This prompted my next experiment, which included dropping out of social media. I turned off all notifications, removed Instagram and Twitter from my phone, and moved Facebook to a deeper page on my phone so I wouldn’t see it automatically. I also set scheduled times, 3 times a day, to check my email and turned it off the rest of the time. I continued to text as normal, as I use that for work, too, and it’s my primary vehicle for connecting with family and friends.
Absolutely shocking. The first day I stuck with this plan, at around 2pm I realized I had nothing else I had to do for work. Nothing! At 2pm. I normally work until about 6pm and am never actually done. This became a pattern all week. Between 2 and 3pm each day, I had completed everything that was due. Was it possible I was wasting 3 to 4 hours a day with my old pattern?!
The ultimate objective of social media companies is to get us to want to look, scroll and click our devices all day long. Streaming services want to entice us to keep watching, which is why they automatically start the next episode without us even having to click a button. Facebook does the same with videos on their platform. They just start and we end up watching, mesmerized and unthinking. Americans now spend on average 10 hours and 39 minutes a day on screen time. We are bombarded with notifications. We can binge watch multiple seasons of shows through streaming services. We have smart devices that tell us when we need to walk, breath, drink water and more.
Speaking of binge-watching, I looked at that, too, as if I didn’t already have enough information to beat myself up about. I started paying attention to the time I spend on Netflix and Amazon Prime Video, my two primary sources of streaming video. I would set an intention to watch a couple of shows and what seemed like suddenly but had obviously been much longer, I’d completed half a season. Have I lost all reason?! I am somewhat disturbed when Netflix asks “Are you still watching?” Even Netflix seems concerned at my binge behavior!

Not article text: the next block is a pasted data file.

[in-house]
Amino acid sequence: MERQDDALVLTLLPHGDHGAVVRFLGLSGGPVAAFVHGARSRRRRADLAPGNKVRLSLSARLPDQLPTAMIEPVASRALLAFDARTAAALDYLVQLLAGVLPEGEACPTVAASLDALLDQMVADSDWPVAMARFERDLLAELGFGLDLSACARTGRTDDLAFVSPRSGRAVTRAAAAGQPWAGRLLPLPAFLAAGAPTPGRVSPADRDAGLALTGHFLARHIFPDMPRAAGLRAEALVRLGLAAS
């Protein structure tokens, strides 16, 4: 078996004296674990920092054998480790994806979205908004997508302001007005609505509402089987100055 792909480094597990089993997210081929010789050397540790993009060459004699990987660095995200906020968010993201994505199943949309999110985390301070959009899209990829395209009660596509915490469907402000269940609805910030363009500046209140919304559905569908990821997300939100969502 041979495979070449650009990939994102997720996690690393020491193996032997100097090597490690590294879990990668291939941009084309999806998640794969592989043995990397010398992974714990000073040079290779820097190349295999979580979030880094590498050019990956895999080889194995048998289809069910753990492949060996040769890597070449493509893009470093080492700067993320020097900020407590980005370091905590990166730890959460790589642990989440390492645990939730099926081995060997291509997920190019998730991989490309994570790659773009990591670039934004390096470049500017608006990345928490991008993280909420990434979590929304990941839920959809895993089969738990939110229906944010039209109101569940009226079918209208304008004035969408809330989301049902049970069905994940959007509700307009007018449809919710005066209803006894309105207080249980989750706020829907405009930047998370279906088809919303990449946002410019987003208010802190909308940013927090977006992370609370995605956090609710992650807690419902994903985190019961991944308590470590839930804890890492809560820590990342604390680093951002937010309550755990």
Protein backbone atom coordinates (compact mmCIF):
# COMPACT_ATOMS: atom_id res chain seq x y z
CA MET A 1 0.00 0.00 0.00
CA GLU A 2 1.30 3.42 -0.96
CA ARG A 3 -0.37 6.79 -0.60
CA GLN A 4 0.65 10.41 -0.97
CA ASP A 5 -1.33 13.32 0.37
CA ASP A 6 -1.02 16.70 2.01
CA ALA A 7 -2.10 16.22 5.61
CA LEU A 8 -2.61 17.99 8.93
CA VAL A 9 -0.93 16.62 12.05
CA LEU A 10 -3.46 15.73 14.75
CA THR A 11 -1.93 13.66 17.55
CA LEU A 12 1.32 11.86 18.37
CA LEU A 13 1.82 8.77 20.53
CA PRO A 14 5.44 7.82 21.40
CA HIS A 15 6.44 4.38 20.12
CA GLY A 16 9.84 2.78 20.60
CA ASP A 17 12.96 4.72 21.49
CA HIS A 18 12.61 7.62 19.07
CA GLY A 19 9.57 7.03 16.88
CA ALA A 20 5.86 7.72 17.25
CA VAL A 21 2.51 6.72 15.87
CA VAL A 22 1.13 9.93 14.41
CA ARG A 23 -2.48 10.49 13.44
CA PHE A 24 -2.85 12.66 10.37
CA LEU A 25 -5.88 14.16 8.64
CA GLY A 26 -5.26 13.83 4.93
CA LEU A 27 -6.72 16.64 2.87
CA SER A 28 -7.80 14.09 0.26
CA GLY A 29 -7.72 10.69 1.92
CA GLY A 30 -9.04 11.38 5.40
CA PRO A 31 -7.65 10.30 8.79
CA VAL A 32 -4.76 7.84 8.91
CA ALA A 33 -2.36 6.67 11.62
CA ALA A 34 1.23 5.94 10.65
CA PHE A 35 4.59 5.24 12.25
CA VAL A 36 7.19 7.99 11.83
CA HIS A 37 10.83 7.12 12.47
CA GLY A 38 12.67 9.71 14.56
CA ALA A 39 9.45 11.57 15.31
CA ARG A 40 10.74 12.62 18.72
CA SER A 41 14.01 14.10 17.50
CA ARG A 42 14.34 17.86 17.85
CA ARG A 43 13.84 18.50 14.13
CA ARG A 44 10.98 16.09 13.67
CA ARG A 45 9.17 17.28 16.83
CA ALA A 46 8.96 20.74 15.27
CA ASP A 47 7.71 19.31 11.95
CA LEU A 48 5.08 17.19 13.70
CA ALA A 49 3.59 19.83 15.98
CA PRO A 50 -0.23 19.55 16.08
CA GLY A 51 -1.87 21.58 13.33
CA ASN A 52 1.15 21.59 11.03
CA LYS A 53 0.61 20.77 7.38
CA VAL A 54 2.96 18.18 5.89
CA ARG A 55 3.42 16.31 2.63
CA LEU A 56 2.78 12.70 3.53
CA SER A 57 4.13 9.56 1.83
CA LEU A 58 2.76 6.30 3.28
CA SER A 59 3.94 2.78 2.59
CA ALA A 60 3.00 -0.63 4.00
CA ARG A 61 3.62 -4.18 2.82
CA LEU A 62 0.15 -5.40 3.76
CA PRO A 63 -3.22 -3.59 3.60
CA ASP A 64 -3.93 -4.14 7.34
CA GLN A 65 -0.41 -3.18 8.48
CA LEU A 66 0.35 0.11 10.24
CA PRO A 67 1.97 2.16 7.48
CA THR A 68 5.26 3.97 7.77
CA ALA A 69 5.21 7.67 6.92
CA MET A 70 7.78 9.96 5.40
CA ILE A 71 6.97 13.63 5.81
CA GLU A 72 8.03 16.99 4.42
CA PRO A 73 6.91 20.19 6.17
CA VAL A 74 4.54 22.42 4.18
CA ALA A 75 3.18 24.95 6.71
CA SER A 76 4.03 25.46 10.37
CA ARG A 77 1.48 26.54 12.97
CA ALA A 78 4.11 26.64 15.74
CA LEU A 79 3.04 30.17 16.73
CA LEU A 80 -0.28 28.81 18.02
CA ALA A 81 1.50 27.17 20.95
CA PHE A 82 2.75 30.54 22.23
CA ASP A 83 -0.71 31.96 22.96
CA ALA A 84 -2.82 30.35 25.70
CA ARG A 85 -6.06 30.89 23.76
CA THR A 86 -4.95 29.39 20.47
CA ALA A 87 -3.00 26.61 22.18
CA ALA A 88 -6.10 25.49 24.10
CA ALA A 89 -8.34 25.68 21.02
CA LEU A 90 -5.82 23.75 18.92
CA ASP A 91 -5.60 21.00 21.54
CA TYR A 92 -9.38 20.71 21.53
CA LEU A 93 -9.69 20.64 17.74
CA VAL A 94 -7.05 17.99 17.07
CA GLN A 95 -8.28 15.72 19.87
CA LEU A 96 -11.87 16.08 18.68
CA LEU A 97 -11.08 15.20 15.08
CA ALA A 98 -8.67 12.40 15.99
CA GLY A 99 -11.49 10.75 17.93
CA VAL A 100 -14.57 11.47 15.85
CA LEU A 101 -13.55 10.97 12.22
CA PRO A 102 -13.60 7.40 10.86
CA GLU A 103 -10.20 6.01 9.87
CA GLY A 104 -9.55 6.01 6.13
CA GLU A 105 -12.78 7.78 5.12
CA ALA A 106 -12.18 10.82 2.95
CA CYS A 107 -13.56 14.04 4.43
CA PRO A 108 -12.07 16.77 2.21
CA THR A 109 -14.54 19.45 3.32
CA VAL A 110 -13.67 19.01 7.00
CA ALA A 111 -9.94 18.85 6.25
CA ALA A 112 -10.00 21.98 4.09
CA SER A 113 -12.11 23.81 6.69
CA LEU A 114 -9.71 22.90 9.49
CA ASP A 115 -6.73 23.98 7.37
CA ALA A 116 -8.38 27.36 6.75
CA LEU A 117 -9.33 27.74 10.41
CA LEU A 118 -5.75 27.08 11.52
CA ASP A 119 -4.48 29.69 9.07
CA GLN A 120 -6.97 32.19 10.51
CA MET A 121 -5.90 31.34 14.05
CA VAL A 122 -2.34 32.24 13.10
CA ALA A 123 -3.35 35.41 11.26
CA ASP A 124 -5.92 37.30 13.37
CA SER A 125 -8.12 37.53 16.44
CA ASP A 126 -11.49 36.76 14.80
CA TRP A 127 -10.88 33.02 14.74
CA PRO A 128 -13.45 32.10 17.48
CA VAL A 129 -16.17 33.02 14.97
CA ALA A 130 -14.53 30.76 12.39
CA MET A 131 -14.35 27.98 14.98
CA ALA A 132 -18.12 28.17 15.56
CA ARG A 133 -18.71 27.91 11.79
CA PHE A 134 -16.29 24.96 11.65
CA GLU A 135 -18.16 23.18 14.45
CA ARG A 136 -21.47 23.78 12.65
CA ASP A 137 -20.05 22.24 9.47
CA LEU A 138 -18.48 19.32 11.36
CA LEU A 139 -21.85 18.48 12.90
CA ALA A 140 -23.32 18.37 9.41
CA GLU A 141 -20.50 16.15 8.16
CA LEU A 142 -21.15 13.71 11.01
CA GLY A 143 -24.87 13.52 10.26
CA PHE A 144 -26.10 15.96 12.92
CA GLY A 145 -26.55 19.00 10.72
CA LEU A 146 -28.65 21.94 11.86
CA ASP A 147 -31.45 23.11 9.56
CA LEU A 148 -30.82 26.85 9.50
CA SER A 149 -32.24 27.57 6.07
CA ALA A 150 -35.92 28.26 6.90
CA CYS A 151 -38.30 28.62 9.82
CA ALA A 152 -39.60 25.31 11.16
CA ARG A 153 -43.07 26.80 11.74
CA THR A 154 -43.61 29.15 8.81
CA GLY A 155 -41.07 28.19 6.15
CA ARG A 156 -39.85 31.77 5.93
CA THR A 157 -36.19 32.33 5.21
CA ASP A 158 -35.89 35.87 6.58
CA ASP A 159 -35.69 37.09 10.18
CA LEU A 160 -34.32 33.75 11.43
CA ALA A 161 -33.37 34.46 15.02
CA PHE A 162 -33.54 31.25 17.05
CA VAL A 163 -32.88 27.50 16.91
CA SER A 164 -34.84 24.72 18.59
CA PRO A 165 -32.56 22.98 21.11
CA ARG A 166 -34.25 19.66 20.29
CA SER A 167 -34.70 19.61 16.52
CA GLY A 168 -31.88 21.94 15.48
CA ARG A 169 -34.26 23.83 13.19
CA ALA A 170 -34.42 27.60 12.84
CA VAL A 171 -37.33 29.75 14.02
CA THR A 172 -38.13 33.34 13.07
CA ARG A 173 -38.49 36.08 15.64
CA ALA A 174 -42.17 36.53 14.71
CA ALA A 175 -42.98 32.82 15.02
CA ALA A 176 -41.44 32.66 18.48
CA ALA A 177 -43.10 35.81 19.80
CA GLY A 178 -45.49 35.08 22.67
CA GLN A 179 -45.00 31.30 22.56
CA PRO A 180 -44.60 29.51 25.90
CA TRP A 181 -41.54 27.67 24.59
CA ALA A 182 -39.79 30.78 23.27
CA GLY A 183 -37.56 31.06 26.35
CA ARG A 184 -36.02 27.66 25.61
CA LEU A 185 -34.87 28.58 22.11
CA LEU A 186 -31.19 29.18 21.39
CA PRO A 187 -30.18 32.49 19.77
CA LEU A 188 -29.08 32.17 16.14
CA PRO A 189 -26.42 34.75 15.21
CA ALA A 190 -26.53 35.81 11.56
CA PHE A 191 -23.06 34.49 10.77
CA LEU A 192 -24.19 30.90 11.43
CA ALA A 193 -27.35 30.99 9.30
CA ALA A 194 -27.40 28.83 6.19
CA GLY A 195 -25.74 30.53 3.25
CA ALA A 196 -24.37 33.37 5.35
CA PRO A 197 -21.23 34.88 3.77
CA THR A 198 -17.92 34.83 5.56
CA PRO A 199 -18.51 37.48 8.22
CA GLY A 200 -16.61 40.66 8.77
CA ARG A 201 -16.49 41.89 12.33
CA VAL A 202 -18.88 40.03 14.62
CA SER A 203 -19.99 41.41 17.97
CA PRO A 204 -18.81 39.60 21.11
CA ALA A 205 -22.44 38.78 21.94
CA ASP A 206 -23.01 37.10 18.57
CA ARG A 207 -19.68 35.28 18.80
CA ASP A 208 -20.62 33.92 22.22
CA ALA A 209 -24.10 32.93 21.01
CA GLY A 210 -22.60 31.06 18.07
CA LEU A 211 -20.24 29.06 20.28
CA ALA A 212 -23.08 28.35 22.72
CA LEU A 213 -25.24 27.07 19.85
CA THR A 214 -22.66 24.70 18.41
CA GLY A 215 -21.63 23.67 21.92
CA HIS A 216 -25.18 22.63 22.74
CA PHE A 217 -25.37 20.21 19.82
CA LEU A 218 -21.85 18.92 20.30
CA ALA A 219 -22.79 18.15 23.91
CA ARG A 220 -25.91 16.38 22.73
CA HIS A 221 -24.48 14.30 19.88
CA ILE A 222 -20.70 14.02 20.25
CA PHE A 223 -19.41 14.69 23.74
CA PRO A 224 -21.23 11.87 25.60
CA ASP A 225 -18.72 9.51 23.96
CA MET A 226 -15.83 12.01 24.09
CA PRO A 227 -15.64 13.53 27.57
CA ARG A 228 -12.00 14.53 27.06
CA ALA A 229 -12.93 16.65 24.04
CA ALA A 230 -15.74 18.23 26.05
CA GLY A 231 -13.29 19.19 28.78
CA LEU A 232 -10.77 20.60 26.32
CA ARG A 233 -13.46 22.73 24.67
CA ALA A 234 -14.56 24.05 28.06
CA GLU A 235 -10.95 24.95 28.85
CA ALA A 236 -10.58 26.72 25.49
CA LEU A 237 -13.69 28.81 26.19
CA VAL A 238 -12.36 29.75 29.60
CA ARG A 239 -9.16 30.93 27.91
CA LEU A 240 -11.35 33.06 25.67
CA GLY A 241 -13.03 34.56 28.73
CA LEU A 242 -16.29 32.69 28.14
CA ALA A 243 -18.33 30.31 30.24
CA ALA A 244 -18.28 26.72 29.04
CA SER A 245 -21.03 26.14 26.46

Notifications are a whole other problem. Each time a bell, beep, funny recording, musical blip or whatever other clever sounds we’ve programmed our devices to deliver actually goes off, our brains are being pulled away from whatever they were focusing on. If you’re like me, you get a lot of notifications all day long. Night, too, if you don’t put your phone on airplane mode (which you should!).
So what are we getting in return? A whopping loss in productivity, along with a desire for more numbness. It turns out, a lot of us are getting addicted. Addiction programs are popping up all over the place. I just saw a couple of days ago that someone has created a Fortnite addiction program because so many people can’t stop playing. We’re also getting other new health conditions, such as neck problems, thumb problems, vision problems, and more, from all of that screen time.